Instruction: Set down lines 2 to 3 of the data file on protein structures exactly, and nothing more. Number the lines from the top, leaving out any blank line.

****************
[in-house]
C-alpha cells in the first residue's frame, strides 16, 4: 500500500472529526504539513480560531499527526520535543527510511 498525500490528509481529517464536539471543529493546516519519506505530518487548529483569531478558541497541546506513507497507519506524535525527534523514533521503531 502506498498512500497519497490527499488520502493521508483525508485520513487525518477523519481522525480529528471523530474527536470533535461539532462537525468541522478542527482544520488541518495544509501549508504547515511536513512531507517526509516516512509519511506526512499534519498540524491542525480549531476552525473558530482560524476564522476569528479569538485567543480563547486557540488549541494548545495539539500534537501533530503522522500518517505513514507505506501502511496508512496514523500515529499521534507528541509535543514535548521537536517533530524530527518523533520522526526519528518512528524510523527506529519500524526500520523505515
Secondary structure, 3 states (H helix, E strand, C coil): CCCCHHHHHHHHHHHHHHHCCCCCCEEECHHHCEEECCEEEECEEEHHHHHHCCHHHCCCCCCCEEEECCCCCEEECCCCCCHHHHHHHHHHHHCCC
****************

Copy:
C-alpha cells in the first residue's frame, strides 16, 4: 500500500472529526504539513480560531499527526520535543527510511 498525500490528509481529517464536539471543529493546516519519506505530518487548529483569531478558541497541546506513507497507519506524535525527534523514533521503531 502506498498512500497519497490527499488520502493521508483525508485520513487525518477523519481522525480529528471523530474527536470533535461539532462537525468541522478542527482544520488541518495544509501549508504547515511536513512531507517526509516516512509519511506526512499534519498540524491542525480549531476552525473558530482560524476564522476569528479569538485567543480563547486557540488549541494548545495539539500534537501533530503522522500518517505513514507505506501502511496508512496514523500515529499521534507528541509535543514535548521537536517533530524530527518523533520522526526519528518512528524510523527506529519500524526500520523505515
Secondary structure, 3 states (H helix, E strand, C coil): CCCCHHHHHHHHHHHHHHHCCCCCCEEECHHHCEEECCEEEECEEEHHHHHHCCHHHCCCCCCCEEEECCCCCEEECCCCCCHHHHHHHHHHHHCCC